"The agents of reticence," wrote the English poet Ian Hamilton in "Keepers of the Flame," "have no truck with the agents of disclosure."
Thwarted by J.D. Salinger as he tried to write the story of the novelist's life, Hamilton was out for revenge when he penned this work on literary estate management and mismanagement. The title "Keepers of the Flame" was a reference to those in Victorian times who attempted to preserve pure images of the departed.
That was 30 years ago. Little has changed, as a new biography of chef, writer and television travel star Anthony Bourdain has demonstrated.
The book's publication has moved forward despite the best efforts of Bourdain's brother, Christopher, and other friends and family members to torpedo Leerhsen's work. According to The New York Times, Christopher Bourdain called for Simon & Schuster to halt publication until the book's "many errors were corrected." The publisher refused, responding, "With all due respect, we disagree that the material in the Book contains defamatory information, and we stand by our forthcoming publication."
As a seasoned biographer, I'm not surprised by any of this. What gets my biographer's goat, though, is the positioning of this battle as one conducted between "unauthorized biography" on the one hand and "authorized" biography on the other – the publisher, for hinting at scandalous content by casting the work as "unauthorized," and the aggrieved, to think they have any power to "authorize" whether the biography gets published in the first place.
No need to ask permission
Biography traces its origins back to Classical times – and to the Roman historian Suetonius, in particular.
His "Lives of the Caesars," which recounts the biographies of 12 Roman emperors, from Julius to Domitian, offered Romans a stunning cornucopia of imperial tales, chronicling the rulers' rise to power and their achievements, murders, assassinations, family troubles, frivolity, suicides and sexual perversions. It's small wonder Seutonius was eventually banished from Rome.
As long as there has been biography, there has always been pushback to writers' prying into their subjects' lives.
Among living subjects of biography, such a response is all too common. In the 1990s, the feminist Germaine Greer, author of "The Female Eunuch," lambasted a fellow Australian writer, Christine Wallace, for daring to try to write a biography of Greer without her permission. Greer decried Wallace as a "parasite" and a "brain-dead hack."
Eventually, however, Greer – a professor of literature – accepted that she was powerless to prevent herself from being written about.
The lost cause of libel
Bourdain died while working in France in 2018. He was 61 years old when he took his life in the bedroom of his hotel room.
The circumstances of Bourdain's death were bound to arouse curiosity. Given the tales of dysfunction and substance abuse that Bourdain revealed in his bestselling memoir, "Kitchen Confidential," what more secrets are there in his life that might help explain his death? What secrets might his family try to suppress?
As Shakespeare noted in "Othello," a reputation is everything. And since good biography must critically examine its subject's reputation, biographers are destined to find themselves on a collision course with those looking to protect the image of the subject.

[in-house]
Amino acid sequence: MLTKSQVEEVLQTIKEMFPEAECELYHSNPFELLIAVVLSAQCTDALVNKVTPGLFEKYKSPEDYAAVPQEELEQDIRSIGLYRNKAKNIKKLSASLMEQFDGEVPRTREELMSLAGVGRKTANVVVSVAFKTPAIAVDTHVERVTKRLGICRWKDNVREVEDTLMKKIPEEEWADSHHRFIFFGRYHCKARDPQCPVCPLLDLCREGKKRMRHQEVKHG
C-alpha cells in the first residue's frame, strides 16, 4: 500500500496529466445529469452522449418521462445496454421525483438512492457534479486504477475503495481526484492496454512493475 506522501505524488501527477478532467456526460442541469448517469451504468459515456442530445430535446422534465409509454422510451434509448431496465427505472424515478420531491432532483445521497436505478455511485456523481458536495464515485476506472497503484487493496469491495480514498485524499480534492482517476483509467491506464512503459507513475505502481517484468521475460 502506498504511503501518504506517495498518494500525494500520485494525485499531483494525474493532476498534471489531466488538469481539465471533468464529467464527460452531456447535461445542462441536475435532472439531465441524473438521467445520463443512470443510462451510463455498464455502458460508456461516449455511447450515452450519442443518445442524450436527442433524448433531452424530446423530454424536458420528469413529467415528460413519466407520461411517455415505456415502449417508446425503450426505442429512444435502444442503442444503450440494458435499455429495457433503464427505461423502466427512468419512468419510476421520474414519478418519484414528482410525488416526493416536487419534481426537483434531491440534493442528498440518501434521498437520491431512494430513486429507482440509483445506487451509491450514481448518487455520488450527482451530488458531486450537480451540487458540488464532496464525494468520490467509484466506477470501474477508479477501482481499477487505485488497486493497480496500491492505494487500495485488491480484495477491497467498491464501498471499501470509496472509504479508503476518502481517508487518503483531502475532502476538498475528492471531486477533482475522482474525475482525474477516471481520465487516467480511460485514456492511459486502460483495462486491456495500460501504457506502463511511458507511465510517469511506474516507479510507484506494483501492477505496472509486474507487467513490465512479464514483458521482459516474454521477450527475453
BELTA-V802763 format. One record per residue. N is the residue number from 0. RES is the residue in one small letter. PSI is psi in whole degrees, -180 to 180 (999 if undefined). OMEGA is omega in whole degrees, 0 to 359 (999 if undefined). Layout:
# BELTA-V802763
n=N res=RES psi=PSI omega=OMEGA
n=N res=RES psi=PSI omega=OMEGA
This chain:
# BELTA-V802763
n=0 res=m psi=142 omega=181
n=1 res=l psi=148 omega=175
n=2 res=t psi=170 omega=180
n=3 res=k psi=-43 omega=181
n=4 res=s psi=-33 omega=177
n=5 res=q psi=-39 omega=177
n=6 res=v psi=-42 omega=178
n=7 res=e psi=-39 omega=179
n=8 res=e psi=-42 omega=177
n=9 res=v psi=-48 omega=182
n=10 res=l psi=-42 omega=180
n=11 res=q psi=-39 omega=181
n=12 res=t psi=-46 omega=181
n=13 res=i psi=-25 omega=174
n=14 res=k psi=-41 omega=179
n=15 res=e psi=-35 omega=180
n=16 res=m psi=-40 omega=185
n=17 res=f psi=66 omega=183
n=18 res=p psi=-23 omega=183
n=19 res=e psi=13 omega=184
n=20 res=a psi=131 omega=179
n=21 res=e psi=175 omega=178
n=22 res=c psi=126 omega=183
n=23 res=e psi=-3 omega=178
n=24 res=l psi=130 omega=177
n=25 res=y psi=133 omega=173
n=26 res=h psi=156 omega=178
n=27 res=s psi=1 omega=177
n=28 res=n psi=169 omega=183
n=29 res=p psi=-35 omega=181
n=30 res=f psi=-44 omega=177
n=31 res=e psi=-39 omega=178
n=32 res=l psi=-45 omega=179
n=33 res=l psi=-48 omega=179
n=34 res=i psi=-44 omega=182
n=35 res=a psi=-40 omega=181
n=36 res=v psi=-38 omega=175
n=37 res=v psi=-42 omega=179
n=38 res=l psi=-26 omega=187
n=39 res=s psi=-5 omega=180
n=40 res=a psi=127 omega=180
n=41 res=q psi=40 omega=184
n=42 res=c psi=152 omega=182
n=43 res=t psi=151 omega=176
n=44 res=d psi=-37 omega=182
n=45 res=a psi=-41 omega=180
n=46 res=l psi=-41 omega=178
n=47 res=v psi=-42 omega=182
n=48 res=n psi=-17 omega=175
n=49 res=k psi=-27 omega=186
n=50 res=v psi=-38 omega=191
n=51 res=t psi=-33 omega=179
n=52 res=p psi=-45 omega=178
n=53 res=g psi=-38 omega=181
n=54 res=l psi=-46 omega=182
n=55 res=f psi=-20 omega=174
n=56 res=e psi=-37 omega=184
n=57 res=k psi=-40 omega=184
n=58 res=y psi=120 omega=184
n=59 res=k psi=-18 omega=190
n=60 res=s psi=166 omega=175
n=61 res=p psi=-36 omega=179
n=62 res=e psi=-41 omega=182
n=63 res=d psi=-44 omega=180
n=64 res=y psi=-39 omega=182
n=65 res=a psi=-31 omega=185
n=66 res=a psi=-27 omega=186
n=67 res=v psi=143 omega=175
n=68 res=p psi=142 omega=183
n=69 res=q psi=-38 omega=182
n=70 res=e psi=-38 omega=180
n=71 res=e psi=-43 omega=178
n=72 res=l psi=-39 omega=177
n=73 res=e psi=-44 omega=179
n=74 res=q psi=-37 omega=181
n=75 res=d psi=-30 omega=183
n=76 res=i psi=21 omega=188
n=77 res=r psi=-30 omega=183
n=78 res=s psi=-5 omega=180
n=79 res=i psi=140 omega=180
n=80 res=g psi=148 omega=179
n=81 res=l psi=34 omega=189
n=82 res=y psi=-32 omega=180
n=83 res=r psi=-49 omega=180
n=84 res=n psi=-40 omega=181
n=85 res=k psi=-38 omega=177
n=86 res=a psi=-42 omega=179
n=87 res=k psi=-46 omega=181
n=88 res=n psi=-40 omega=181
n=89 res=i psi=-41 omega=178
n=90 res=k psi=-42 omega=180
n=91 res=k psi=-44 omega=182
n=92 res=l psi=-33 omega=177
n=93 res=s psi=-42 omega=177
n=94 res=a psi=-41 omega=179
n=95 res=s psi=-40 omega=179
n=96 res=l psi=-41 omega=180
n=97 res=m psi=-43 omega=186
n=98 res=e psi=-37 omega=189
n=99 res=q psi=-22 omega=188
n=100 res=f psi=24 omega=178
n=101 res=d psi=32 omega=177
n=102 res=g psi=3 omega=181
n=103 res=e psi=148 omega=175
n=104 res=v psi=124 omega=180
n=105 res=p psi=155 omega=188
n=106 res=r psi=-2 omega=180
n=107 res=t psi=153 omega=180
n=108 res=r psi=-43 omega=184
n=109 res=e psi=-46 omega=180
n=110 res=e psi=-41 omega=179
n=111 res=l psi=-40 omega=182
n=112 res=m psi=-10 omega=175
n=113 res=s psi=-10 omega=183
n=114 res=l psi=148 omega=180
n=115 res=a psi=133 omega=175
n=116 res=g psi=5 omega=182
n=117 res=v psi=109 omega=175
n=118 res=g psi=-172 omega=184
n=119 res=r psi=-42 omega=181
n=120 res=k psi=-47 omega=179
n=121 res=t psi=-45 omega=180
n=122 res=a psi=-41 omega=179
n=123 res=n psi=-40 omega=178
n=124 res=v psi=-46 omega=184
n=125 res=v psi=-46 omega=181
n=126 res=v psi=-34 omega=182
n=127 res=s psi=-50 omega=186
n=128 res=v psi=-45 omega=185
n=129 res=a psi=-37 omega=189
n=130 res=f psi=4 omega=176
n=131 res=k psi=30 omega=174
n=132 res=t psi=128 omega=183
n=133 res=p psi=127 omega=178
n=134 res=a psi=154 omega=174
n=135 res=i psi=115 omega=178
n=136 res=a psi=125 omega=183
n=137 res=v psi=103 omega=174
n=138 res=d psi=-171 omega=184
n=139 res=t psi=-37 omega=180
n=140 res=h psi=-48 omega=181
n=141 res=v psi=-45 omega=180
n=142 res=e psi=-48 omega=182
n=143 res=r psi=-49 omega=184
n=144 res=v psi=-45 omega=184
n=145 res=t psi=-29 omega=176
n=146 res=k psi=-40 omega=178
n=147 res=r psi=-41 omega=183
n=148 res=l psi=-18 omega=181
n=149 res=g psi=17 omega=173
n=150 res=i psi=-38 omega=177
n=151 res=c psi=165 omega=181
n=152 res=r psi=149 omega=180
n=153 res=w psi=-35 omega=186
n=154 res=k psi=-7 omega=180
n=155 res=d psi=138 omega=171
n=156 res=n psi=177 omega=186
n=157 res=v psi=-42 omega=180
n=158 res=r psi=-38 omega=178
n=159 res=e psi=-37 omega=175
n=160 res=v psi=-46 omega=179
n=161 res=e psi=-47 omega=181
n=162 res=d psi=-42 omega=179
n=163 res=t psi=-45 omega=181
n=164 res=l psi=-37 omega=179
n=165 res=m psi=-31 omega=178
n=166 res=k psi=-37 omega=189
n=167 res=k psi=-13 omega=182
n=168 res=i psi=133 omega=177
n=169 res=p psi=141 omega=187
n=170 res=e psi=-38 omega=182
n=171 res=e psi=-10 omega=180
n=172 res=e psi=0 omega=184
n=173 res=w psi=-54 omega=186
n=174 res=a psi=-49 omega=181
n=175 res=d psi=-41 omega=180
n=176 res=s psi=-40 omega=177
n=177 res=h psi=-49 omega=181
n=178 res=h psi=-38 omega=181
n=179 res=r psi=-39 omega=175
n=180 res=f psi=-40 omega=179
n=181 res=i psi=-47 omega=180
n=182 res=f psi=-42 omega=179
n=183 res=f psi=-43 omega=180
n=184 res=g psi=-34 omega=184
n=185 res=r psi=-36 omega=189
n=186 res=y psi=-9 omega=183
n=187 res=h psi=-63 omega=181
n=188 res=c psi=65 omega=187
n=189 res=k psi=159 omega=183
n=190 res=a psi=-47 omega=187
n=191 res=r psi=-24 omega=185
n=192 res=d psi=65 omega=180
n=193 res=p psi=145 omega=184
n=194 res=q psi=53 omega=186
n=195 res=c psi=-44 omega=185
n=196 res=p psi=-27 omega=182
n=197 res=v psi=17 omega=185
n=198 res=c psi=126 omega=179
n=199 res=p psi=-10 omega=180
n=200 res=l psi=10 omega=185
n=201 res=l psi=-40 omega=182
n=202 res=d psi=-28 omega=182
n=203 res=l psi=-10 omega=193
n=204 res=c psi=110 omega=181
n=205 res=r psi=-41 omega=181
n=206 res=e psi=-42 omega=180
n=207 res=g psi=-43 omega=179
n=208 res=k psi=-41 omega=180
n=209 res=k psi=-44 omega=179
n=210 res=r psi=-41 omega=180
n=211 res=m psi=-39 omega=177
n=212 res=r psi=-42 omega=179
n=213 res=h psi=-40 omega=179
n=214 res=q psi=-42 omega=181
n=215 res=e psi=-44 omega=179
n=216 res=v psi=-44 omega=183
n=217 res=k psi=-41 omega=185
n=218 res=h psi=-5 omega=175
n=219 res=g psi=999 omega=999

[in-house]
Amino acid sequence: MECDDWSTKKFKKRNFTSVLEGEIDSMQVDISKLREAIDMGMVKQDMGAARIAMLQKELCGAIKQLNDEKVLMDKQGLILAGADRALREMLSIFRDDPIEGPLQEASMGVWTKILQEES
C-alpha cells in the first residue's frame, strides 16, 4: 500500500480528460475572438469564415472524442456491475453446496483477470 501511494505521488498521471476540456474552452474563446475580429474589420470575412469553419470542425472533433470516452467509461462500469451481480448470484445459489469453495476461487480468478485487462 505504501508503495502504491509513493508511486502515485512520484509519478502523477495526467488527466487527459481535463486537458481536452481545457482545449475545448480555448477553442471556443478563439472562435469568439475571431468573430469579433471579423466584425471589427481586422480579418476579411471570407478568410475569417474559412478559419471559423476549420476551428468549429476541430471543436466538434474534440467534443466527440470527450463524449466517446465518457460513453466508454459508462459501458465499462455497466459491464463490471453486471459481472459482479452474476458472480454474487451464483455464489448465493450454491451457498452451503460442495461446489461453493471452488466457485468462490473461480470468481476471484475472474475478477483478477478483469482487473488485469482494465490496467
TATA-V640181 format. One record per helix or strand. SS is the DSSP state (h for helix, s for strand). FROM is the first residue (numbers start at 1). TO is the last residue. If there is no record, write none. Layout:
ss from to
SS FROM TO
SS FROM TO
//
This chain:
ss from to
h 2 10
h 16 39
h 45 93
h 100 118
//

If the book presents as distorted a life as Bourdain's brother claims, could Bourdain's family and associates go after Leerhsen for libel?
In short, no.
More than 50 years ago, Alabama police commissioner L.B. Sullivan sued The New York Times for defamation. The case made its way to the Supreme Court, which ultimately ruled in favor of the Times and overturned existing libel laws, making it significantly more difficult for public figures to successfully sue for defamation during their lifetimes.
Furthermore, the protections of libel law end with death – and Bourdain is dead.
Throwing sand in the gears
Of all the other legal rights of defense, there is one that biographers most fear, whether in life or after death of the subject: copyright, or the law of "intellectual property," which extends for 70 years after death. Bourdain's legal heirs have the power to grant or deny use of the deceased's written and spoken words.
For biographers, the quoting of a subject is as crucial as water to fish. How else is a biographer to bring that individual – a real individual, not a fictional one – back to literary life on the page?
Interviews with surviving witnesses are potential silver, certainly, but they will always be secondhand. By contrast, the words of biographical subjects are gold. They do not confer truth necessarily – often they confer the opposite, lies – but they do convey authenticity, without which the reader cannot judge fairly the account and portrait that is composed.
In "Down and Out in Paradise," the "most revealing material," The New York Times points out, "comes from files and messages pulled from Mr. Bourdain's phone and laptop, both of which are part of the estate."
The executor of Bourdain's estate – his ex-wife, Ottavia Busia-Bourdain – could have attempted to restrict the use of this material. But for mysterious reasons, she didn't.
Either way, copyright control confers no legal right of "authorization" for a biographer's work – there is no requirement to obtain permission from him or his heirs, beyond copyright permissions to quote authentic words.
In a perfect world, publishers wouldn't resort to this advertising gimmick, so that the public – especially students – won't be misled regarding the rights of biographers in our democracy. But I won't insist.
Life's too short.
And I have a biography to write.